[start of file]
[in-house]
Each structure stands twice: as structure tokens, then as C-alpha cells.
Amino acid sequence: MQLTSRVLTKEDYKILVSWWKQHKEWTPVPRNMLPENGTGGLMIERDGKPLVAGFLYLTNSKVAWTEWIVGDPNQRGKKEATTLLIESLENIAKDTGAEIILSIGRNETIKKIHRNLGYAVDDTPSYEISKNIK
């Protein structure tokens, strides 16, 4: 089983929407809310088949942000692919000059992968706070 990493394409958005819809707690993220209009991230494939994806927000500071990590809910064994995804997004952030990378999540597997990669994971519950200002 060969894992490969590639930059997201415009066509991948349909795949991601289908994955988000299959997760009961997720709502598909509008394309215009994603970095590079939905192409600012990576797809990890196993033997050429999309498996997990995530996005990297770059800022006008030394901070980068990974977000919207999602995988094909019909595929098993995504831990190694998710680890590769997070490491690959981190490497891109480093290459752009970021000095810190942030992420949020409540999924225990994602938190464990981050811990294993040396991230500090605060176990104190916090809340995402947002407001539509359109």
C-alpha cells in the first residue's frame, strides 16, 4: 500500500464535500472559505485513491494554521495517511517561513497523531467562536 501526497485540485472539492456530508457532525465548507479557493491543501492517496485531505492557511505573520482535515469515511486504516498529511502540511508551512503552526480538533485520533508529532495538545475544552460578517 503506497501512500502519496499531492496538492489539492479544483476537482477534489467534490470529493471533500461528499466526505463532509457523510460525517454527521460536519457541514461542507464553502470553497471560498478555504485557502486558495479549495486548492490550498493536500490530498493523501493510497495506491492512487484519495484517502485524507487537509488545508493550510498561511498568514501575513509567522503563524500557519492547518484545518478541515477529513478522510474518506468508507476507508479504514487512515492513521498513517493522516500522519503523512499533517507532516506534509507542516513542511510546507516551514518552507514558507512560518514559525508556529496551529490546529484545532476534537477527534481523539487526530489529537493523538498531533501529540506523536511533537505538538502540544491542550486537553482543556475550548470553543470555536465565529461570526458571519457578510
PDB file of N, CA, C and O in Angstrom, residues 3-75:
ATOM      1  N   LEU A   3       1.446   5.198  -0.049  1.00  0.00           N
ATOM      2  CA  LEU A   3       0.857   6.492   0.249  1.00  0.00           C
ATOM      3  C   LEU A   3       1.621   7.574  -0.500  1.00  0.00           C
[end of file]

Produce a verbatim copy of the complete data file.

[in-house]
Each structure stands twice: as structure tokens, then as C-alpha cells.
Amino acid sequence: MQLTSRVLTKEDYKILVSWWKQHKEWTPVPRNMLPENGTGGLMIERDGKPLVAGFLYLTNSKVAWTEWIVGDPNQRGKKEATTLLIESLENIAKDTGAEIILSIGRNETIKKIHRNLGYAVDDTPSYEISKNIK
């Protein structure tokens, strides 16, 4: 089983929407809310088949942000692919000059992968706070 990493394409958005819809707690993220209009991230494939994806927000500071990590809910064994995804997004952030990378999540597997990669994971519950200002 060969894992490969590639930059997201415009066509991948349909795949991601289908994955988000299959997760009961997720709502598909509008394309215009994603970095590079939905192409600012990576797809990890196993033997050429999309498996997990995530996005990297770059800022006008030394901070980068990974977000919207999602995988094909019909595929098993995504831990190694998710680890590769997070490491690959981190490497891109480093290459752009970021000095810190942030992420949020409540999924225990994602938190464990981050811990294993040396991230500090605060176990104190916090809340995402947002407001539509359109």
C-alpha cells in the first residue's frame, strides 16, 4: 500500500464535500472559505485513491494554521495517511517561513497523531467562536 501526497485540485472539492456530508457532525465548507479557493491543501492517496485531505492557511505573520482535515469515511486504516498529511502540511508551512503552526480538533485520533508529532495538545475544552460578517 503506497501512500502519496499531492496538492489539492479544483476537482477534489467534490470529493471533500461528499466526505463532509457523510460525517454527521460536519457541514461542507464553502470553497471560498478555504485557502486558495479549495486548492490550498493536500490530498493523501493510497495506491492512487484519495484517502485524507487537509488545508493550510498561511498568514501575513509567522503563524500557519492547518484545518478541515477529513478522510474518506468508507476507508479504514487512515492513521498513517493522516500522519503523512499533517507532516506534509507542516513542511510546507516551514518552507514558507512560518514559525508556529496551529490546529484545532476534537477527534481523539487526530489529537493523538498531533501529540506523536511533537505538538502540544491542550486537553482543556475550548470553543470555536465565529461570526458571519457578510
PDB file of N, CA, C and O in Angstrom, residues 3-75:
ATOM      1  N   LEU A   3       1.446   5.198  -0.049  1.00  0.00           N
ATOM      2  CA  LEU A   3       0.857   6.492   0.249  1.00  0.00           C
ATOM      3  C   LEU A   3       1.621   7.574  -0.500  1.00  0.00           C